Don McLean

LVH Theater, July 3

As the legendary singer/songwriter took the stage and launched into Buddy Holly’s “Peggy Sue Got Married,” a group of 50-something women to my left squealed like over-stimulated teenagers.

Minus that small group reliving their youth, the showroom at LVH was a decidedly reserved crowd … at first. McLean warmed them up with “La La Love You,” his 66-year-old voice still as crisp and amazingly strong as the original recordings. McLean stood center stage with his acoustic guitar, giving nods to his backup band before launching into a Storytellers-esque banter, listing a résumé of other artists who have covered his songs, including Elvis, Madonna and even Weird Al. “Luckily I own my songs,” McLean joked.

Following “Homeless Brother,” a heartfelt rendition of the touching “And I Love You So” turned on the tear ducts, not only for myself, but for others who could be seen dabbing at their eyes. The only flaw was the music emanating from the keyboardist, which, as my friend pointed out, sounded like Laserdisc karaoke.

After “Jerusalem” and “Superman’s Ghost,” McLean paused, this time thanking the audience for attending despite the tough economy. “I’m sure you could be spending your money on drugs and alcohol!” he laughed. Also poking fun at the age of the audience, he made references to original LP sides and cuts, then supposed some fans even had 8-tracks of his songs.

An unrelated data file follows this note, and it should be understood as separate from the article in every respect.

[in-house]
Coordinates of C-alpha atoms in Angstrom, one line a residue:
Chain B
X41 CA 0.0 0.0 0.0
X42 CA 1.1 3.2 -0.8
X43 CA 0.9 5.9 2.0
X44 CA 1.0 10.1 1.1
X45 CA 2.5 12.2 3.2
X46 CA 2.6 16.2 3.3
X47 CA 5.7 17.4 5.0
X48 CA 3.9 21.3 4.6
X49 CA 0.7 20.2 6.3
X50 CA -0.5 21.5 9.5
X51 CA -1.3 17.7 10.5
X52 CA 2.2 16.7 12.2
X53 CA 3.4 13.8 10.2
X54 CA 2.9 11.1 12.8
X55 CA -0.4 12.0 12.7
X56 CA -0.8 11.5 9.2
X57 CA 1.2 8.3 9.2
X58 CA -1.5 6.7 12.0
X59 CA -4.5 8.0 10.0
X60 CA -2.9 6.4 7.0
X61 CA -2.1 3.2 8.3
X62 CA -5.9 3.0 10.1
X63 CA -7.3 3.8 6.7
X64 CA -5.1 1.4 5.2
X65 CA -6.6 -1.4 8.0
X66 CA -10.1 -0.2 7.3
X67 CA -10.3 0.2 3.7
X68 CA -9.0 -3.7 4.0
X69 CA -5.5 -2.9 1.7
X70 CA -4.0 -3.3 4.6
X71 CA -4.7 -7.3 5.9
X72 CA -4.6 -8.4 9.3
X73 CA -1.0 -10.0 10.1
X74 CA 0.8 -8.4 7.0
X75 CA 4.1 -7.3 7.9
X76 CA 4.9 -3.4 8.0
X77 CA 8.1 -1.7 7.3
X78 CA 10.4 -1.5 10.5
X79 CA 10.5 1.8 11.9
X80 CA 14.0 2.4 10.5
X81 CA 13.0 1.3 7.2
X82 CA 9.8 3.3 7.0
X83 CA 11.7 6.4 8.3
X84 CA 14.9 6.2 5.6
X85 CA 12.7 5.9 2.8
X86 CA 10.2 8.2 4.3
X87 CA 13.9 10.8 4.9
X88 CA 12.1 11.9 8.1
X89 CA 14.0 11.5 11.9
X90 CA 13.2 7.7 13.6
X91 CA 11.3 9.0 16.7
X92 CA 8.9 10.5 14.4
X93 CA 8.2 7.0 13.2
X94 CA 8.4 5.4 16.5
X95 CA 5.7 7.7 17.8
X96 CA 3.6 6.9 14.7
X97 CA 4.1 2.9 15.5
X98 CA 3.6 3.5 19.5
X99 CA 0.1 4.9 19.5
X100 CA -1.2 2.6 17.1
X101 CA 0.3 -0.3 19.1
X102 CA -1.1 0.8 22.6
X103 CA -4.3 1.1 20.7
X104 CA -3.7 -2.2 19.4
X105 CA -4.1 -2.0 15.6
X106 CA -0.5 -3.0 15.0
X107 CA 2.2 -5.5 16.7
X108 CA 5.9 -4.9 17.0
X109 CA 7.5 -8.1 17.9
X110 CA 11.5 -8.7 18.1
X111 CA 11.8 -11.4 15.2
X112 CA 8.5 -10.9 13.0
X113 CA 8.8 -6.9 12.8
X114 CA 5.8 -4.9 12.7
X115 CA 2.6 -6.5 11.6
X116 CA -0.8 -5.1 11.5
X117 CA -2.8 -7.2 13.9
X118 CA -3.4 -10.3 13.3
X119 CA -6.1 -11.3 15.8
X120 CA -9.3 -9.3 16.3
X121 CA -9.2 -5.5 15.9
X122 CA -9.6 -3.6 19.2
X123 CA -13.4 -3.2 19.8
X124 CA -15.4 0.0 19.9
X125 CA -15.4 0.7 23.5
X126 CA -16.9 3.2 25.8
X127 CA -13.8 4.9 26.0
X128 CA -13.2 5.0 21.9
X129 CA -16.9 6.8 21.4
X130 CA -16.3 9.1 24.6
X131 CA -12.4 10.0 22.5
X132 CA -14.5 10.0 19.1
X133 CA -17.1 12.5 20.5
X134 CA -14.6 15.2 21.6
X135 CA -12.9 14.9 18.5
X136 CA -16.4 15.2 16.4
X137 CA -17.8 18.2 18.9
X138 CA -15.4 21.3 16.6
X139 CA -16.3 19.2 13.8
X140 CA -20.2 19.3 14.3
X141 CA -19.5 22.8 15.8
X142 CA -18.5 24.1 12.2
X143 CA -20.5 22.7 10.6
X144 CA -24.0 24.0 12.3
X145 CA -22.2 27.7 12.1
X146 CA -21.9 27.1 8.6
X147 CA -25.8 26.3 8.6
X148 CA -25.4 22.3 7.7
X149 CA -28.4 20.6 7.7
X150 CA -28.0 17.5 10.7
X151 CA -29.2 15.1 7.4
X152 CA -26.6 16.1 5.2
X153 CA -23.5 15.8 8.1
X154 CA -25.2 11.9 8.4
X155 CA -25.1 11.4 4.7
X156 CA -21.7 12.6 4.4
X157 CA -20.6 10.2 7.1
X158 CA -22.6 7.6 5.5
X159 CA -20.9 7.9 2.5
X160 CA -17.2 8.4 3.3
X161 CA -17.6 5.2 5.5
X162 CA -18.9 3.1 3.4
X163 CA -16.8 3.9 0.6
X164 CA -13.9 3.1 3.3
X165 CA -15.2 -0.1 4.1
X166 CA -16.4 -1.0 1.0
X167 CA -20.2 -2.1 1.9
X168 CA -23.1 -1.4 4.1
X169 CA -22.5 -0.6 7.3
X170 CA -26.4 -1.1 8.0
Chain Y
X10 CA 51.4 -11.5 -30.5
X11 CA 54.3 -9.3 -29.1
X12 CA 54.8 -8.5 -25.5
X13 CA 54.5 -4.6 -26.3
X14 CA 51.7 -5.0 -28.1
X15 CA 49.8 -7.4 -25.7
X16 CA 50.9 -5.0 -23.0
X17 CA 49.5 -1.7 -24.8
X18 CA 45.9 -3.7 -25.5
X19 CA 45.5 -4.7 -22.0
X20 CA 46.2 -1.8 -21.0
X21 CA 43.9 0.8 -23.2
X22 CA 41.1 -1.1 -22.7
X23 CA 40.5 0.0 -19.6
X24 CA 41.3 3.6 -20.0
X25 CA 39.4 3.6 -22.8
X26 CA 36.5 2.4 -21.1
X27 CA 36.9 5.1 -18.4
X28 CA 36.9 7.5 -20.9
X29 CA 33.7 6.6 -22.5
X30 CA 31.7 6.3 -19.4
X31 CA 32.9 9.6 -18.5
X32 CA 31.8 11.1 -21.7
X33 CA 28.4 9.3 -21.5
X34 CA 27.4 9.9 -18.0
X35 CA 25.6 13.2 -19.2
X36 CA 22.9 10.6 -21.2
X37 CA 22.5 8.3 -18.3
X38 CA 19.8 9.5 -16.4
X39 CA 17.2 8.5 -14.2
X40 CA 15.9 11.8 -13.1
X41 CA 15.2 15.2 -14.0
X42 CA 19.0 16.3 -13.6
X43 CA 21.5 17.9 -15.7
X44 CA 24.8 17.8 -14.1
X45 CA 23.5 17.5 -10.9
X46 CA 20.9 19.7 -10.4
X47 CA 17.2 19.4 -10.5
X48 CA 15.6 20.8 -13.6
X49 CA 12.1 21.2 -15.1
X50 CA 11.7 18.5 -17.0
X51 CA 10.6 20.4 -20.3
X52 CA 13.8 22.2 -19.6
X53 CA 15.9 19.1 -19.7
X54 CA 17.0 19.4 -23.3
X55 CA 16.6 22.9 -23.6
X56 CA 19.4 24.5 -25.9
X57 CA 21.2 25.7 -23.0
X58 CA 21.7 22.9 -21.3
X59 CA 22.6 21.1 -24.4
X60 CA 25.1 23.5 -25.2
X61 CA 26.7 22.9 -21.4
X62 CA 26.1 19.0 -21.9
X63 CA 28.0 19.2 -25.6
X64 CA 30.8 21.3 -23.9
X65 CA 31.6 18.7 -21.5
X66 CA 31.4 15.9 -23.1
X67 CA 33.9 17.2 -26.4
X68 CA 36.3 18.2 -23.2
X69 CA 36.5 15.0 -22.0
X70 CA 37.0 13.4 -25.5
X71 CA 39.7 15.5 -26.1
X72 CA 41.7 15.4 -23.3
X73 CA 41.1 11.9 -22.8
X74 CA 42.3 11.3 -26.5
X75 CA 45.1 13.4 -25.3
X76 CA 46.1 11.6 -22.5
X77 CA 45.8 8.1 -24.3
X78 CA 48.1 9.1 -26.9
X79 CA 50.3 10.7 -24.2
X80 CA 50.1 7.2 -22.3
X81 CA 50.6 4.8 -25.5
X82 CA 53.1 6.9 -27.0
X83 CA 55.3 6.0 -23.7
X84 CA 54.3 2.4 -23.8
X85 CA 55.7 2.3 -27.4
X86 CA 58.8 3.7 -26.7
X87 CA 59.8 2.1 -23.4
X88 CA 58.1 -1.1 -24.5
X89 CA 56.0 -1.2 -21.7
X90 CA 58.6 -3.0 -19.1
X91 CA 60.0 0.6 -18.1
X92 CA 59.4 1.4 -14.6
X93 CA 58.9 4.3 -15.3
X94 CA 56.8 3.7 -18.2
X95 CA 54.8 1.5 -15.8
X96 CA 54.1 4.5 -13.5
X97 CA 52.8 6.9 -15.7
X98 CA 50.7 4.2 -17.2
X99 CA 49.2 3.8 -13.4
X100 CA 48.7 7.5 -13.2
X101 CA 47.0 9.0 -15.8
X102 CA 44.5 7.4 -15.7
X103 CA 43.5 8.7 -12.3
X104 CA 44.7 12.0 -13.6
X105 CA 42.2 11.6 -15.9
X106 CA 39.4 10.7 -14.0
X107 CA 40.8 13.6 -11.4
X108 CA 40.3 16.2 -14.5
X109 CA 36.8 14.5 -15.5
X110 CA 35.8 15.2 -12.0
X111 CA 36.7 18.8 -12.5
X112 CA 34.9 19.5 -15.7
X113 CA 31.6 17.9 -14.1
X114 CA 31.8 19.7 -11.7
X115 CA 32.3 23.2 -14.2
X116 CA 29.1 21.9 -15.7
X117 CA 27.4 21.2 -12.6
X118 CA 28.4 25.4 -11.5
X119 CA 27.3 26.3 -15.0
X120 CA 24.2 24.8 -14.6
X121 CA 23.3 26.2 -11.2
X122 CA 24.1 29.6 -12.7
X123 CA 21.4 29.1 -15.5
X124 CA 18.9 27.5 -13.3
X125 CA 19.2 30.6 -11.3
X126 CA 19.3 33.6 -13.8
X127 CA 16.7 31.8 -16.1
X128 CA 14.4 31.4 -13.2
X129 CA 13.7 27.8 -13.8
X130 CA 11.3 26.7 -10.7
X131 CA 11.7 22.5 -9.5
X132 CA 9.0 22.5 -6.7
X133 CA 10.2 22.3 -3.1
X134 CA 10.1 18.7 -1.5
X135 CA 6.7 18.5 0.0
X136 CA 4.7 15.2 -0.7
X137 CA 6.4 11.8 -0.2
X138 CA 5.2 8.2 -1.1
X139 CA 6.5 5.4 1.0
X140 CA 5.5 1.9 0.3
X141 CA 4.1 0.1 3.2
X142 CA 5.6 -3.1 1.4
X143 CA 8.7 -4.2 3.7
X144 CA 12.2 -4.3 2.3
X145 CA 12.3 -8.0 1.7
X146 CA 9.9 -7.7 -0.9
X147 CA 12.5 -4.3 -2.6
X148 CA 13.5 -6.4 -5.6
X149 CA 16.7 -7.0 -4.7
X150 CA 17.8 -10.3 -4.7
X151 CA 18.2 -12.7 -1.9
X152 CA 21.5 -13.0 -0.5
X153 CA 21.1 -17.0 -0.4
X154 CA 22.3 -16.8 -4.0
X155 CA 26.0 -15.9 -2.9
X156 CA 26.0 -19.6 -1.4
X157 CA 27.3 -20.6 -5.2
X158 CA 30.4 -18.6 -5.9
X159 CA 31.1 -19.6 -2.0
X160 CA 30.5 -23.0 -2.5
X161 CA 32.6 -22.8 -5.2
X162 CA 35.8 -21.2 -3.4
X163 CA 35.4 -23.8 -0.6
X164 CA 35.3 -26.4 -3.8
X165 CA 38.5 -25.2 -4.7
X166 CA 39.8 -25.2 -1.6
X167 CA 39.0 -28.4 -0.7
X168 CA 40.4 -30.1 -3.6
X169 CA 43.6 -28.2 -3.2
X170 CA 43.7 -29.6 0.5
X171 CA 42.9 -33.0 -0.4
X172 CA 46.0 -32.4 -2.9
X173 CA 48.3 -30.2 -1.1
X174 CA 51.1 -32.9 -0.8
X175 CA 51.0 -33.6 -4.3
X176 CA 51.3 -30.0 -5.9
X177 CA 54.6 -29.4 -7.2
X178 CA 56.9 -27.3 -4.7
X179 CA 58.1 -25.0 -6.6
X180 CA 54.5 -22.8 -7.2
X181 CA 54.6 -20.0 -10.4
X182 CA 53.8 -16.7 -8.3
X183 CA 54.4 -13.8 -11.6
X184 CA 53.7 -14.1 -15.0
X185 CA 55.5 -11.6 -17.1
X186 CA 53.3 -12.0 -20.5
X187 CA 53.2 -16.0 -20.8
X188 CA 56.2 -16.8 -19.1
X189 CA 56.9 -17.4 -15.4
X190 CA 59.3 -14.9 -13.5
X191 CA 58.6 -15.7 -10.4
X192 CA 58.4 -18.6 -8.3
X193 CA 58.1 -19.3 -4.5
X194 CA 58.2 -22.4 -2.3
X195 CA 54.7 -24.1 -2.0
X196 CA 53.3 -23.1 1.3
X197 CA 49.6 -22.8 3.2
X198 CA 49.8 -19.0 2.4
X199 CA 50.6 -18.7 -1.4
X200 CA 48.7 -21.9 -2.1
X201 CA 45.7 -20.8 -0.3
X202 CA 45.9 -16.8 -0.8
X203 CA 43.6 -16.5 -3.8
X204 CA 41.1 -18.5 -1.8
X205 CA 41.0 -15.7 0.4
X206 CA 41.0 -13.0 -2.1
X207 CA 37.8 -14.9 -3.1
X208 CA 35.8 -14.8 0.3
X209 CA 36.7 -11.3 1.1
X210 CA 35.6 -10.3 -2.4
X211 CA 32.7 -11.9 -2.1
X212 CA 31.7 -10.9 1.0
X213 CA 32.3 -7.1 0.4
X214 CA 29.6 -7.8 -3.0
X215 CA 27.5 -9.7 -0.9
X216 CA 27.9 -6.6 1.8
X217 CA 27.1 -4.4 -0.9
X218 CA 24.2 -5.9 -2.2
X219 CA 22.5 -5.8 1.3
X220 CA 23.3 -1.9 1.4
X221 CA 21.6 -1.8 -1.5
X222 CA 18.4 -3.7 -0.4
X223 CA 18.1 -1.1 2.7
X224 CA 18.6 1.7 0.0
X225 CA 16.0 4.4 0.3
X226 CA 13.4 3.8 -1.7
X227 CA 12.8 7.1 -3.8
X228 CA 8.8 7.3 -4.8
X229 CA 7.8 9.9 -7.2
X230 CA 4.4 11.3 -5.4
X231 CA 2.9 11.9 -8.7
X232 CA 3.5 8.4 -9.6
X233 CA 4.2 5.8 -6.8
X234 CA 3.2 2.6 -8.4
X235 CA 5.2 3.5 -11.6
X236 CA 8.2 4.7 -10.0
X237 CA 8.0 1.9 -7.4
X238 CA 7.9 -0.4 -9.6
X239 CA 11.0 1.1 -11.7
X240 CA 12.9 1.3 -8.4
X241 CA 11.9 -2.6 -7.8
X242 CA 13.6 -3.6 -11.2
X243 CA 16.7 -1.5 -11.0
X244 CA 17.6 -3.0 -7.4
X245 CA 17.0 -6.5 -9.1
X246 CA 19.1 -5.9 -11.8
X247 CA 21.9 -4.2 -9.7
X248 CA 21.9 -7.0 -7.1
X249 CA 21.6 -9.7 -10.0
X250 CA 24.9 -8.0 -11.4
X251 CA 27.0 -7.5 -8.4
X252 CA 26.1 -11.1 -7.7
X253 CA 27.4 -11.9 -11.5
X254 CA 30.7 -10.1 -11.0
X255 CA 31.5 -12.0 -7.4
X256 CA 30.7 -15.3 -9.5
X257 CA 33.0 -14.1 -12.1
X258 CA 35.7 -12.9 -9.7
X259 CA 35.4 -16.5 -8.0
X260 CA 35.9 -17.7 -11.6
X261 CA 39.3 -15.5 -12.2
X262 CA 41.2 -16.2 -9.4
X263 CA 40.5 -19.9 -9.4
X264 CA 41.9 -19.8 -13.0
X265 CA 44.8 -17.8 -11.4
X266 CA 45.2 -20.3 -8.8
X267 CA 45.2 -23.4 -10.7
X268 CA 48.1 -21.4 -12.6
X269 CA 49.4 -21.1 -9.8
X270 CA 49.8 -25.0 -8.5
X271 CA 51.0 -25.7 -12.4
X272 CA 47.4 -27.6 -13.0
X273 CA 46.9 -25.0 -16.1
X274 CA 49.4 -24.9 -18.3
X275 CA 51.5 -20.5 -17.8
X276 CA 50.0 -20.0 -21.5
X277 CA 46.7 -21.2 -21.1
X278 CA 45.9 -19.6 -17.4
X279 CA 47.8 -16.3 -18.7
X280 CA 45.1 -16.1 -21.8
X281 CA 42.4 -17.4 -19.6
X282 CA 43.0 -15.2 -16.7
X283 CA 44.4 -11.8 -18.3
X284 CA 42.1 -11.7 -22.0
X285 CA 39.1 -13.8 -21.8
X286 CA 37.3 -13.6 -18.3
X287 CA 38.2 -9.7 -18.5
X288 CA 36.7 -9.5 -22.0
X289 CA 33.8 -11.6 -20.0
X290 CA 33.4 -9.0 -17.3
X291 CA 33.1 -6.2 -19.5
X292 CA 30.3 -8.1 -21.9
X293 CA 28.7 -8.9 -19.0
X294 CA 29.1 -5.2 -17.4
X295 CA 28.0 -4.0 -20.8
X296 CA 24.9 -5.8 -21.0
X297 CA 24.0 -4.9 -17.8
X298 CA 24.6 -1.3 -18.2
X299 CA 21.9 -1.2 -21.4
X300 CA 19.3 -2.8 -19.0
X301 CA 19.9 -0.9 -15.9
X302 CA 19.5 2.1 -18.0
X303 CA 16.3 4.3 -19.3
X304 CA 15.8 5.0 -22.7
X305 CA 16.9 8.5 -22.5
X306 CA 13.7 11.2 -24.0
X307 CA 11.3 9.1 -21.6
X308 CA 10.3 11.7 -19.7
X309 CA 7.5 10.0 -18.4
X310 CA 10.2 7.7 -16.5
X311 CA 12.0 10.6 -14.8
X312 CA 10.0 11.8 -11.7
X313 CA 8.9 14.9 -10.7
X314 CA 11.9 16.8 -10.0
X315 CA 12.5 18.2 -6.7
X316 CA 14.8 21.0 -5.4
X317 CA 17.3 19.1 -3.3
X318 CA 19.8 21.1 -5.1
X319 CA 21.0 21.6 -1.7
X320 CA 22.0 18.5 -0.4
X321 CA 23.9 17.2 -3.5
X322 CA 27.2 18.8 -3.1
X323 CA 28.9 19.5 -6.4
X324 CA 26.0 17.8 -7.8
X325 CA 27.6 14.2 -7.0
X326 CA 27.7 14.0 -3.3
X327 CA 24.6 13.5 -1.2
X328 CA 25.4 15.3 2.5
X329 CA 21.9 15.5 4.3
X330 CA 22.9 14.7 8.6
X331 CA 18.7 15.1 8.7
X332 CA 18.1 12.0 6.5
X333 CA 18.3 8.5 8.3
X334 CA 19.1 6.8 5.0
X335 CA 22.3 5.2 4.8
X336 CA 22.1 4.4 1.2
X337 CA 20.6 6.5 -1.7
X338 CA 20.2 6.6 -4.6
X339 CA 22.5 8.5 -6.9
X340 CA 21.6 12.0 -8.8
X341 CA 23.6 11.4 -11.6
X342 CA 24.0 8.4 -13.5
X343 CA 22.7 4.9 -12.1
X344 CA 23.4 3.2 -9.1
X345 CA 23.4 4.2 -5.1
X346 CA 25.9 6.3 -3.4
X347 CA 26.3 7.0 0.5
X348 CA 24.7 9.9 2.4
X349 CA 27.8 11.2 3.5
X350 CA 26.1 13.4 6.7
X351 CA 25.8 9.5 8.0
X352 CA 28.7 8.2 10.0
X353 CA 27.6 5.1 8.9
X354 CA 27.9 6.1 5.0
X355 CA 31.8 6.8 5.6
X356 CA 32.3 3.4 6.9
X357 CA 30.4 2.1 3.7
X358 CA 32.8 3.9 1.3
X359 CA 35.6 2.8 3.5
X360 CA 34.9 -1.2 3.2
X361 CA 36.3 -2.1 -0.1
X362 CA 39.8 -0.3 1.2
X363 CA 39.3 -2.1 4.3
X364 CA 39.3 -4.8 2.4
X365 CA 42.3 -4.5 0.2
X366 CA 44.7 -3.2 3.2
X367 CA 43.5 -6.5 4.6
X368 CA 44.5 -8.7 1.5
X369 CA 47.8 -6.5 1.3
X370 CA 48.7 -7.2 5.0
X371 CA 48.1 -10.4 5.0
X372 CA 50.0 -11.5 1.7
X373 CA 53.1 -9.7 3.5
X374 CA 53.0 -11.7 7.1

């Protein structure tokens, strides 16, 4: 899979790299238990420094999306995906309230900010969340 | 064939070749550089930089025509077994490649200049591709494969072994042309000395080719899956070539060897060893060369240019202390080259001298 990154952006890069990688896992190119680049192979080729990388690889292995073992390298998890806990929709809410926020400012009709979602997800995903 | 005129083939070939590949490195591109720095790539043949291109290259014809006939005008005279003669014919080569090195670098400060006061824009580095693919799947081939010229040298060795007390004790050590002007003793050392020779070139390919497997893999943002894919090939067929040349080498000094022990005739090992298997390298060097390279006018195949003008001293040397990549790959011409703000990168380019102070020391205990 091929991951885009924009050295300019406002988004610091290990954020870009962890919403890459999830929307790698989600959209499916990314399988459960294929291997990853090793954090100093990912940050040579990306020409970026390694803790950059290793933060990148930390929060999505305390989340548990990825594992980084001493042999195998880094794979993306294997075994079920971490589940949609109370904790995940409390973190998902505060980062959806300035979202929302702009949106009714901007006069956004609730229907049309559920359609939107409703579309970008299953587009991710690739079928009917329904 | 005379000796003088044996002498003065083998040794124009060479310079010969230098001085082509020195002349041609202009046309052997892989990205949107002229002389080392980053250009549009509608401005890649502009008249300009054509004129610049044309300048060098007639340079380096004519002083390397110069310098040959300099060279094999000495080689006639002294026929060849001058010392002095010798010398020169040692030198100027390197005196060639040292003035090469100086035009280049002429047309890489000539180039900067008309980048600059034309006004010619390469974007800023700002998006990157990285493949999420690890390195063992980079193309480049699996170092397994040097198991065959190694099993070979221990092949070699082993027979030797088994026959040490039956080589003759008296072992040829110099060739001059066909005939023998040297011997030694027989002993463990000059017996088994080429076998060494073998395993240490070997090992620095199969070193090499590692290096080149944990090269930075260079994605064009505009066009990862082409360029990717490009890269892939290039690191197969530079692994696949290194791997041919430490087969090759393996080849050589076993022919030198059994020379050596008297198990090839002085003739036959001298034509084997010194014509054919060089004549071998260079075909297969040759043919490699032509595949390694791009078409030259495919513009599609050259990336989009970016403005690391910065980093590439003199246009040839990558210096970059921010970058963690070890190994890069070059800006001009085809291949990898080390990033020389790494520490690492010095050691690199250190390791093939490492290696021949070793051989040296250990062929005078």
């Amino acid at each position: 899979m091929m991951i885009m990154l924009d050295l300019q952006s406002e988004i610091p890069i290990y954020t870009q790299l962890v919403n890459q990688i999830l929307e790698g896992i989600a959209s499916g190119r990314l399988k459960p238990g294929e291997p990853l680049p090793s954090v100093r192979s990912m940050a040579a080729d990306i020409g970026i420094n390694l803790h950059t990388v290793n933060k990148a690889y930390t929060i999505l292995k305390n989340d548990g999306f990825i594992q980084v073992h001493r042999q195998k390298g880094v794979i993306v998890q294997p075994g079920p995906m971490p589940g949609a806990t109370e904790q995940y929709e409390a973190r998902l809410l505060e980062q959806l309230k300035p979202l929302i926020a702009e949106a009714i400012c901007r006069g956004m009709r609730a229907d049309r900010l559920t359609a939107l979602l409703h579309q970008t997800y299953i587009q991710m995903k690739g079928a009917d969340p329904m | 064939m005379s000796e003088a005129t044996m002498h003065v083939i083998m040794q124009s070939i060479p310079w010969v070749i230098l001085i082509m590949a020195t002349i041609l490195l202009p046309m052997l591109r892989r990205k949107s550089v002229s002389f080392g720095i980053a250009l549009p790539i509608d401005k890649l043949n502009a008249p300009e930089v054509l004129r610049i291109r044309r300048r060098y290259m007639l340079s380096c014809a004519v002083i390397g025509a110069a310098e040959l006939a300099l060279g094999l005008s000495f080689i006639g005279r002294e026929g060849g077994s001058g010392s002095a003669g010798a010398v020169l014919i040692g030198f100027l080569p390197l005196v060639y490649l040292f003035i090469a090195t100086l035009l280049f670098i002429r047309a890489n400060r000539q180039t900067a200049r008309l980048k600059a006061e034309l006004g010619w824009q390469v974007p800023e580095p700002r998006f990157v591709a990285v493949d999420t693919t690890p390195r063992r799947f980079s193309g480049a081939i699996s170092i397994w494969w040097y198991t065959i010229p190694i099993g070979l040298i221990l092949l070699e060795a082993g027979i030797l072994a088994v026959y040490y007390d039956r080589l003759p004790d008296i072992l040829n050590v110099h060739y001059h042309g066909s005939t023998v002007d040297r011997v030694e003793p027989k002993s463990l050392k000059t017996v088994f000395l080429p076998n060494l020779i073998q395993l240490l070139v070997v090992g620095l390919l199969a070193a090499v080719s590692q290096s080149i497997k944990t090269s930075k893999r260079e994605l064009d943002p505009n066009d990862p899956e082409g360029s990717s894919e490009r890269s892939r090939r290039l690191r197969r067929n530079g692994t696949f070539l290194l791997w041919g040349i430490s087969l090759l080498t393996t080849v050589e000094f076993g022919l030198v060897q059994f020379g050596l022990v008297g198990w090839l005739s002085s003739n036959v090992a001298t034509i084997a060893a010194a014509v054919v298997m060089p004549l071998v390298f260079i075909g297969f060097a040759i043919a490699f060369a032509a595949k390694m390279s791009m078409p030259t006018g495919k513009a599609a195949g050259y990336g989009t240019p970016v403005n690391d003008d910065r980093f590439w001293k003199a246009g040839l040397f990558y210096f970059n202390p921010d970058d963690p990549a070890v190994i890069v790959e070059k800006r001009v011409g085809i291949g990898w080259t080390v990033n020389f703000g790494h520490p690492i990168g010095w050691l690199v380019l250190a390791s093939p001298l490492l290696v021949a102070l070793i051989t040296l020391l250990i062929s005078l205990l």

Amid a bit of Elvis and Johnny Horton, it was McLean’s “Vincent” that truly stood out and garnered a mid-set standing ovation. The audience returned to their feet for the grand finale, “American Pie.” It inspired a group sing-along and the gaggle of giddy grannies to run to the front of the stage to dance. The crowd was so on-point with the lyrics that McLean began the song again for those wanting to croon a few extra verses. Overall, it was a successful homage to Americana, right before Independence Day. ★★★★☆

Suggested Next Read

Tour Buzz


Tour Buzz

By Geoff Carter

A KICK IN THE HEAD: If you tune your radio to virtually any station, you’d have a one-in-three chance of hearing “Pumped Up Kicks” by Foster the People. (Other two possibilities: Avicii’s deathless “Levels” and Gotye’s zombielike “Somebody That I Used to Know.”) A breakout pop hit is a tough thing to come by, and Foster the People is rewarding your patronage by playing what, according to the critics, is a fun live show.